“For example,” explains Prof Othieno-Abinya, “Bukitt’s lymphoma, which is a major problem around the lake region and at the Coast, is so aggressive that you can hardly use radiotherapy to cure it. Only appropriate chemotherapy can work.”
Most cancers, he says, require a combination of treatments involving chemotherapy, radiotherapy, and surgery.
A good cancer policy will require an effective drug regulatory authority that ensures that patients get the most effective treatments “because this is not a hit-or-miss disease”.
“A miss may not allow a second chance, and that may cost you a life. However, the high cost of cancer drugs — and cancer care as a whole — needs to be addressed,” says Prof Othieno-Abinya.
Spurred by the growing cases of cancer across the country, the Ministry of Medical Services has made public its plans to open specialist centres in all provincial hospitals. Currently, some patients have to travel more than 600 kilometres to Nairobi, only to be put on an eight-month waiting list.
Medical specialists in the private sector argue that, at the moment, the country has very few specialist cancer surgeons. This means that some of the work best handled by specialists is left to general surgeons who operate on a broad range of diseases and conditions, especially in provincial and district hospitals. This, of course, means that cancer patients are not afforded the opportunity to get quality care.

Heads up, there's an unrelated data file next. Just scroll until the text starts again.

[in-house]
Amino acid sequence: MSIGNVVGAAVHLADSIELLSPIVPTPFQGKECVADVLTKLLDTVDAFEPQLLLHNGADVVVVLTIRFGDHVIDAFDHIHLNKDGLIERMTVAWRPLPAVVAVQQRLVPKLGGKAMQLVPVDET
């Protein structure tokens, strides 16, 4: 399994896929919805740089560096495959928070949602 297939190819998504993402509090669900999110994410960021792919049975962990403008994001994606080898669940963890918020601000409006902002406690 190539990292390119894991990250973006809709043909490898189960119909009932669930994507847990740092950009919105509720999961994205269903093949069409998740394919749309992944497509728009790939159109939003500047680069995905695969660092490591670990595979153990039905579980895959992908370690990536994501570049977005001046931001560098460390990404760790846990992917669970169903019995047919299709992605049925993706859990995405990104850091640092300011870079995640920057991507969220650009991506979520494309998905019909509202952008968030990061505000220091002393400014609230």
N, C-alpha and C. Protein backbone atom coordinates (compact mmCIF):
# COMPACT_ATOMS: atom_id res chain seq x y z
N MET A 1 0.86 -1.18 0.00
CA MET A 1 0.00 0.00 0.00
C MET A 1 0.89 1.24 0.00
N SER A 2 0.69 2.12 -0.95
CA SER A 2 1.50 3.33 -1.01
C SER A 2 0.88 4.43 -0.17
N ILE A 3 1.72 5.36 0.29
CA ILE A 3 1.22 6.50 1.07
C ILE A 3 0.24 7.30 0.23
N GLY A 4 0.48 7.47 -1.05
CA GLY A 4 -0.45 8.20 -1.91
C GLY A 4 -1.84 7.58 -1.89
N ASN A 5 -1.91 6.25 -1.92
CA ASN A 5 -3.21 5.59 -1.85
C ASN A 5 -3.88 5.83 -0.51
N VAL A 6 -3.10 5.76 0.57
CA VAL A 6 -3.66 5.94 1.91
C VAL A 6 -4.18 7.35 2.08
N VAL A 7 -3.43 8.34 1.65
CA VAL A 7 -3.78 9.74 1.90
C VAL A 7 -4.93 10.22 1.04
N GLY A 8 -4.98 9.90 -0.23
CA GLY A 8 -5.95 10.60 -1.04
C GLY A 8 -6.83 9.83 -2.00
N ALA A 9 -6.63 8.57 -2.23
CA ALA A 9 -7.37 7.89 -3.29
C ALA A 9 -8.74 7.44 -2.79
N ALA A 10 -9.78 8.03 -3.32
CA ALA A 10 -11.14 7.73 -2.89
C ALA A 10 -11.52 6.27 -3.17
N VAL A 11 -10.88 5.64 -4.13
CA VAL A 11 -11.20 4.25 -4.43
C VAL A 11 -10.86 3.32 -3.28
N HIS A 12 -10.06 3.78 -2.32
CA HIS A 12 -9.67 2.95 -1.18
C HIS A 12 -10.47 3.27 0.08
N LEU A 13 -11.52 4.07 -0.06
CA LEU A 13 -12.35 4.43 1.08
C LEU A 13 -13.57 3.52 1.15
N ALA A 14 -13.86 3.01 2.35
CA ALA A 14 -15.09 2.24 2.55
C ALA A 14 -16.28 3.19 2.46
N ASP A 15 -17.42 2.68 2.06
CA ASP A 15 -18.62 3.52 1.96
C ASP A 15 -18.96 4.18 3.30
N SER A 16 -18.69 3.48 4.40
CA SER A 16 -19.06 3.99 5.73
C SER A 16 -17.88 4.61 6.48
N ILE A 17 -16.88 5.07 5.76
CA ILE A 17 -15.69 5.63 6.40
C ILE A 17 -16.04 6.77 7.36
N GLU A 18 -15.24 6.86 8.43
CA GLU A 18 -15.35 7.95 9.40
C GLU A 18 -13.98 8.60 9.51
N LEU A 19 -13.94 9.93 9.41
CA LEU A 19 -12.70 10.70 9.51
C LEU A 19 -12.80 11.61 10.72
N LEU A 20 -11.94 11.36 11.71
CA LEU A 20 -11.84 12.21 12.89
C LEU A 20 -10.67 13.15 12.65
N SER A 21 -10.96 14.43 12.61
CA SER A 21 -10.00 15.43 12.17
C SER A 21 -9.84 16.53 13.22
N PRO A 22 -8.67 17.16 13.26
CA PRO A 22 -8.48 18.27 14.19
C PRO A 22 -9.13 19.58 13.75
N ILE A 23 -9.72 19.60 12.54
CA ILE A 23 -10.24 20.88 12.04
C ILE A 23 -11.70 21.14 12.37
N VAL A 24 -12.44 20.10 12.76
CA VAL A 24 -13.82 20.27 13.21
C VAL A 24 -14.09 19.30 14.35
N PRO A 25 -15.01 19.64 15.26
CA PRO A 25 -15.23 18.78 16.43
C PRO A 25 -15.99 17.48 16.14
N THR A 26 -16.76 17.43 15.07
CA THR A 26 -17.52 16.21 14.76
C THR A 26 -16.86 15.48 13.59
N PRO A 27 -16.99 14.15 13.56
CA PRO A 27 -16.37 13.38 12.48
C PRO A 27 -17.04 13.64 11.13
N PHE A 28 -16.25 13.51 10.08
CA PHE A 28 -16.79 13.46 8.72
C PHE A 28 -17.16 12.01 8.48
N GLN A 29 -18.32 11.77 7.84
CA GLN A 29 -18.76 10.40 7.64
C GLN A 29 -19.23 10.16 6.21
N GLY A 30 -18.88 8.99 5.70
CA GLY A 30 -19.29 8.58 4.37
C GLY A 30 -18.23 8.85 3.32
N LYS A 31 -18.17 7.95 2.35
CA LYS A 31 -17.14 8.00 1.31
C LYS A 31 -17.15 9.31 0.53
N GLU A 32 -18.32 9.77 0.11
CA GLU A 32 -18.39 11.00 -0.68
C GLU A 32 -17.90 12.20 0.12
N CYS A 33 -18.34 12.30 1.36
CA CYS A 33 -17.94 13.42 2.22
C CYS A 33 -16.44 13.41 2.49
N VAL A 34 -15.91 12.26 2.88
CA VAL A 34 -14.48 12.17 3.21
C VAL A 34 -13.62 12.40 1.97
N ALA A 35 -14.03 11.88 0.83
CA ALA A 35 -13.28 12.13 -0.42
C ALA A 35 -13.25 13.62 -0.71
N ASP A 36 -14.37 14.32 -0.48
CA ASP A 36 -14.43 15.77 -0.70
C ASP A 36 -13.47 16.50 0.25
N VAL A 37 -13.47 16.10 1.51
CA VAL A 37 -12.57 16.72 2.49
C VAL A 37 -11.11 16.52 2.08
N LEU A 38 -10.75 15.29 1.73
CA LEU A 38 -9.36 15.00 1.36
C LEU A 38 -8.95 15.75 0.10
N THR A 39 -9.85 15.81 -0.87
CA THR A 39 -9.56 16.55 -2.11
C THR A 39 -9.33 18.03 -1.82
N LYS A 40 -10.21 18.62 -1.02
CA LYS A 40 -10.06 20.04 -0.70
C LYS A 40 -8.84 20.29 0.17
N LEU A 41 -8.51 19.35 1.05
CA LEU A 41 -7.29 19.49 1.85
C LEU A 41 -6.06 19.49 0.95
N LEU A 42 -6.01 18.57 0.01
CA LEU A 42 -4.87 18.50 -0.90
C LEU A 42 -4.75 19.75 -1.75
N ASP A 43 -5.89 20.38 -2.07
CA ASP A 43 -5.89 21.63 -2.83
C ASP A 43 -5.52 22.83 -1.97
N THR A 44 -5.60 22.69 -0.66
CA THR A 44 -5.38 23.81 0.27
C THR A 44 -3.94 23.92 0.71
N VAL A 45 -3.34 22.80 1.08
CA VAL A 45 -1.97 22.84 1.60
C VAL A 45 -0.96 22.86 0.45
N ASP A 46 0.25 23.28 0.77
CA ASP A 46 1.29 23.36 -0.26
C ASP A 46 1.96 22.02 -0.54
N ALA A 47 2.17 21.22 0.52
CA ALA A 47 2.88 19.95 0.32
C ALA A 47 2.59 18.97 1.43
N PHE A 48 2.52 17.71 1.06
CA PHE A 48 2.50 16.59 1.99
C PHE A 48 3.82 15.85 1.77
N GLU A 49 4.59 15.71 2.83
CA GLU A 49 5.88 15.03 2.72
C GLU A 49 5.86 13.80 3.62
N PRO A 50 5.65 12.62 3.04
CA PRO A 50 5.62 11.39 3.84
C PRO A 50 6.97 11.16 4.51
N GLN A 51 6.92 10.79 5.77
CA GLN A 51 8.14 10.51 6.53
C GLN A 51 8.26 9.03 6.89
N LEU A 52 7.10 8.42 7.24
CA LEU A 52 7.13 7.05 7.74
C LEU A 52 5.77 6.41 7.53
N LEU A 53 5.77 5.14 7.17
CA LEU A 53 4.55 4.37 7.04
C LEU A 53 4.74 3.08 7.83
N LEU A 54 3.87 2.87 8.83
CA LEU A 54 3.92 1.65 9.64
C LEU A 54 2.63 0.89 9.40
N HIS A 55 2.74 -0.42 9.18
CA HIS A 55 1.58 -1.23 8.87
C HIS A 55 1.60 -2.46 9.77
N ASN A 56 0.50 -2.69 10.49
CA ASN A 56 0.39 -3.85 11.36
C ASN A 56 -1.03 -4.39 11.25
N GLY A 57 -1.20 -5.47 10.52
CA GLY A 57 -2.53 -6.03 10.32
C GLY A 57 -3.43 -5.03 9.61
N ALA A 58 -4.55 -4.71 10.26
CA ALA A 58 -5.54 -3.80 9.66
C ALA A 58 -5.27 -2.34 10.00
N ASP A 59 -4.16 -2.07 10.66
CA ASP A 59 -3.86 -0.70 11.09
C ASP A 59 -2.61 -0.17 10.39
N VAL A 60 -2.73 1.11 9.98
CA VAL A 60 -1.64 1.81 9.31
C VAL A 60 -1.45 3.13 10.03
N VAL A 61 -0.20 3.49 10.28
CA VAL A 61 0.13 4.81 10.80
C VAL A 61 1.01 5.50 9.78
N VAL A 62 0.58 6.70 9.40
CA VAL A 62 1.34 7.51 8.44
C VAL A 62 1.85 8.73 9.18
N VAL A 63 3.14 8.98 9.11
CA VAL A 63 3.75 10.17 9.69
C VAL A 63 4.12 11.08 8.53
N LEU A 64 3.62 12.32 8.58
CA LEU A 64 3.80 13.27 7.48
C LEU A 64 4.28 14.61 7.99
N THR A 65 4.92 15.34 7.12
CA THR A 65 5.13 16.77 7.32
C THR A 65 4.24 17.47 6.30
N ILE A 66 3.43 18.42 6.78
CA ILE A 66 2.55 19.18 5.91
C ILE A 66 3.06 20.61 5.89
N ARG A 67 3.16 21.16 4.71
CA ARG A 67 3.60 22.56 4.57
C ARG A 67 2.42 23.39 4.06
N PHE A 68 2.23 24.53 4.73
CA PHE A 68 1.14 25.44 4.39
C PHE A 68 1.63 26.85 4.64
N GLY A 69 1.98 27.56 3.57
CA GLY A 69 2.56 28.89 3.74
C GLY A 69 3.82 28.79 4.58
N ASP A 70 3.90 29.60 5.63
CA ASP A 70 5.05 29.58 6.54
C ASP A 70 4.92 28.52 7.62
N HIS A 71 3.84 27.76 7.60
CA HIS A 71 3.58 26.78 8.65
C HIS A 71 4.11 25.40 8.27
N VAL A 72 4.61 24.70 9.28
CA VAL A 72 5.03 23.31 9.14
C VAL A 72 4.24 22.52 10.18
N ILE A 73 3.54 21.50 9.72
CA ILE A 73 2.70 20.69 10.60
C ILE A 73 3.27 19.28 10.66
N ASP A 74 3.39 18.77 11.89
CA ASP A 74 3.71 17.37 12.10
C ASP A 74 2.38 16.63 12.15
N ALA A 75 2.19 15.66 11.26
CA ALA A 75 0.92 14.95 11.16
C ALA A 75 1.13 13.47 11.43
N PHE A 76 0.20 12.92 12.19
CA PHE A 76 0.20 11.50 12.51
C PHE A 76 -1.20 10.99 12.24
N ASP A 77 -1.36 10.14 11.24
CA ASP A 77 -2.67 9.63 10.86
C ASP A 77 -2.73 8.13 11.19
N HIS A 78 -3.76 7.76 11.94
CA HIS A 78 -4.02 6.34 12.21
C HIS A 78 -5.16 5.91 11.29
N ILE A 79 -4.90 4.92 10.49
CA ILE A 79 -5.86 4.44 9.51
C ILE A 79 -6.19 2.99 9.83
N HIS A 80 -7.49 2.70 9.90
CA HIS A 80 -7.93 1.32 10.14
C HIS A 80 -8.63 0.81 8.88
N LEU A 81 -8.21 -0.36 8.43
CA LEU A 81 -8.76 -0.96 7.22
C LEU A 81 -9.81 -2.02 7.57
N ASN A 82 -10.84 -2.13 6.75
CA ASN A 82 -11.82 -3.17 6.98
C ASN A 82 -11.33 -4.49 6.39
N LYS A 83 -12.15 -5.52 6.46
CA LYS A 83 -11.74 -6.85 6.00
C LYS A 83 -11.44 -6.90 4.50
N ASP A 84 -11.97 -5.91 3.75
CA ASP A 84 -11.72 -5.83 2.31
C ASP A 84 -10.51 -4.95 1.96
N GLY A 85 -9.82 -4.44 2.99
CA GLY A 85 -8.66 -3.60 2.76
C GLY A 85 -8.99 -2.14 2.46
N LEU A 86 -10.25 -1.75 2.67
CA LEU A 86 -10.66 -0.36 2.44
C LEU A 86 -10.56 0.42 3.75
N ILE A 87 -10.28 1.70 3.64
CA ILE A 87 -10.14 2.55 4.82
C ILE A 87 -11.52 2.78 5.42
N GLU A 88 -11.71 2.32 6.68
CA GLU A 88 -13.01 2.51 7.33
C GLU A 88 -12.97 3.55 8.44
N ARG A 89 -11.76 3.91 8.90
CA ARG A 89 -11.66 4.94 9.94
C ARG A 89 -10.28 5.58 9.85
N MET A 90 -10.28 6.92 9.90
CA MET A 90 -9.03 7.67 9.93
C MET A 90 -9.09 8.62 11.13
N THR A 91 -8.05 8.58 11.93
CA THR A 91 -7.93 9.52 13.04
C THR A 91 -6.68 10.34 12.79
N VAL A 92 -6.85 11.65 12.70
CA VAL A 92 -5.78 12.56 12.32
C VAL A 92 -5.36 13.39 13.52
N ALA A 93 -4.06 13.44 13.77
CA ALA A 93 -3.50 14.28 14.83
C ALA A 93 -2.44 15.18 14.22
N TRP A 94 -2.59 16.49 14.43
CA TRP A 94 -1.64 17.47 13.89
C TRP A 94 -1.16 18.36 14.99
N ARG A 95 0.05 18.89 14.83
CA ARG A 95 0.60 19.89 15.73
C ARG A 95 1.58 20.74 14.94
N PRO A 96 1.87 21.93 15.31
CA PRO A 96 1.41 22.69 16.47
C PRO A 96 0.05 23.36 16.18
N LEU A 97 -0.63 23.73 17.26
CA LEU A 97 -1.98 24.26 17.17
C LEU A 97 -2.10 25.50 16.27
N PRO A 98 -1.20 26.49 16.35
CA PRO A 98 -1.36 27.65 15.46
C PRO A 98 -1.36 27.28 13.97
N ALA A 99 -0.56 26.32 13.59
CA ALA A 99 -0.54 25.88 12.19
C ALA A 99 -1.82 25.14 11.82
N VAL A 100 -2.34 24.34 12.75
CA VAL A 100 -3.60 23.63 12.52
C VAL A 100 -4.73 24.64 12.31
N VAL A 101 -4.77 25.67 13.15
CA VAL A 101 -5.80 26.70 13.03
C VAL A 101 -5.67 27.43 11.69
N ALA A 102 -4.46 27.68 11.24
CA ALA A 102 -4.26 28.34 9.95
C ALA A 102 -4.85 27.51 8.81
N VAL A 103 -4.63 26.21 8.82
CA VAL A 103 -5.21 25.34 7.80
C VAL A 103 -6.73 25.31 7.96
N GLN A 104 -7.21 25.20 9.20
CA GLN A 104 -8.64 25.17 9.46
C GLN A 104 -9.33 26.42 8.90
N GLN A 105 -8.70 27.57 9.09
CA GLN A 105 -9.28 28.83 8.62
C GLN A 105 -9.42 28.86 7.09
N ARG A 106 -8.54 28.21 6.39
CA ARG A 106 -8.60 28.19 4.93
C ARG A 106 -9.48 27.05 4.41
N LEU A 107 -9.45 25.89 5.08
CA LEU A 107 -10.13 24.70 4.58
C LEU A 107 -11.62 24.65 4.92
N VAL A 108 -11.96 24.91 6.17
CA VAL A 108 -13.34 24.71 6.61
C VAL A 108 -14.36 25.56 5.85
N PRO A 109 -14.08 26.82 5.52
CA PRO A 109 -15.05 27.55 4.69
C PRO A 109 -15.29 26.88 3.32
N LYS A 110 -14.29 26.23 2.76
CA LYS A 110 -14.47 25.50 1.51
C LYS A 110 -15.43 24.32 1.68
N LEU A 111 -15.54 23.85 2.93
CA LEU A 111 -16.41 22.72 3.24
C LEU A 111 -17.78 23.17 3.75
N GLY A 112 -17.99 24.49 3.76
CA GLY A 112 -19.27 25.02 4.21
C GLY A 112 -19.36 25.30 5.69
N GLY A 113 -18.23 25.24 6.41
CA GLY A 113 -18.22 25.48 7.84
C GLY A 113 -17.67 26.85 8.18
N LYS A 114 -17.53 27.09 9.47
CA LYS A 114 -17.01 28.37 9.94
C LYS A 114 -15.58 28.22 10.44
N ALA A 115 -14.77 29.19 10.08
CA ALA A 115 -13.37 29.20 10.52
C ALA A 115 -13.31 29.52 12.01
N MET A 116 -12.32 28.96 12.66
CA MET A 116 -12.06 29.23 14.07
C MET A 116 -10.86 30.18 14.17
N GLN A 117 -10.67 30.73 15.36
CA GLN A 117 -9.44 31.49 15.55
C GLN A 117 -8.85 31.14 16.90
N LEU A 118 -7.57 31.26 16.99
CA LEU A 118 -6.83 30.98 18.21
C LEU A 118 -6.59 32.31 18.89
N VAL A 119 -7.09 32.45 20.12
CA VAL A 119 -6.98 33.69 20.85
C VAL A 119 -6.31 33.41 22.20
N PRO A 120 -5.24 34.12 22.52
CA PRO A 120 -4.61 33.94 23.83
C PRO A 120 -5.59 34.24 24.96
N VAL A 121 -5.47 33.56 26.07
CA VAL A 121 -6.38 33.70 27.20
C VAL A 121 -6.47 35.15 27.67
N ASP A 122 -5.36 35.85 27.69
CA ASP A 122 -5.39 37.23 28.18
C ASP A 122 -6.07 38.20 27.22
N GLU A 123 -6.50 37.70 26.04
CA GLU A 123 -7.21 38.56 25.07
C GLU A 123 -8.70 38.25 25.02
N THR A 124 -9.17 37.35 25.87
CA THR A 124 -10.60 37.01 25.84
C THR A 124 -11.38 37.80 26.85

Dr Jessicah Wambani, chairperson of the Kenya Radiation Protection Board, says there is no academic institution in the country that offers medical physics as an area of study. “The five medical physicists we have were trained abroad,” she told an IAEA publication recently.
And, in a brief to the IAEA, the government says several medical doctors from provincial hospitals have already been seconded to KNH for training as radiation oncologists, while therapy technologists have been recruited for placement in peripheral cancer care centres.
On the flip side, the advent of more radiology machines and other recent diagnostic and imaging technologies presents Kenya with a new problem; that of over-exposure to radiation for medical staff as well as the use of old machines that may not guarantee the correct dosages to patients and users.
There has been an explosion in Kenya of many radiation-using medical facilities, such as CT (computed tomography) scanners, MRI (magnetic resonance imaging) machines as well as ultrasound services, without a corresponding training of technical staff.
According to the IAEA, Kenya has about 5,000 workers in radiation-related jobs at 600 medical facilities. However, only about a quarter of these nurses, patient assistants, dentists, radiographers, and radiologists are monitored for exposure.
“We don’t have national guidelines and standards in diagnostic radiology in Kenya… because we don’t have enough data due to lack of funds,” Dr Wambani told the IAEA.
The agency is working with the KNH and the Moi Teaching and Referral Hospital, Eldoret, to gather radiology dose information to create reference levels for Kenya.
And Dr Wambani says attempts are being made to expand the project to all the hospitals in Kenya’s eight provinces.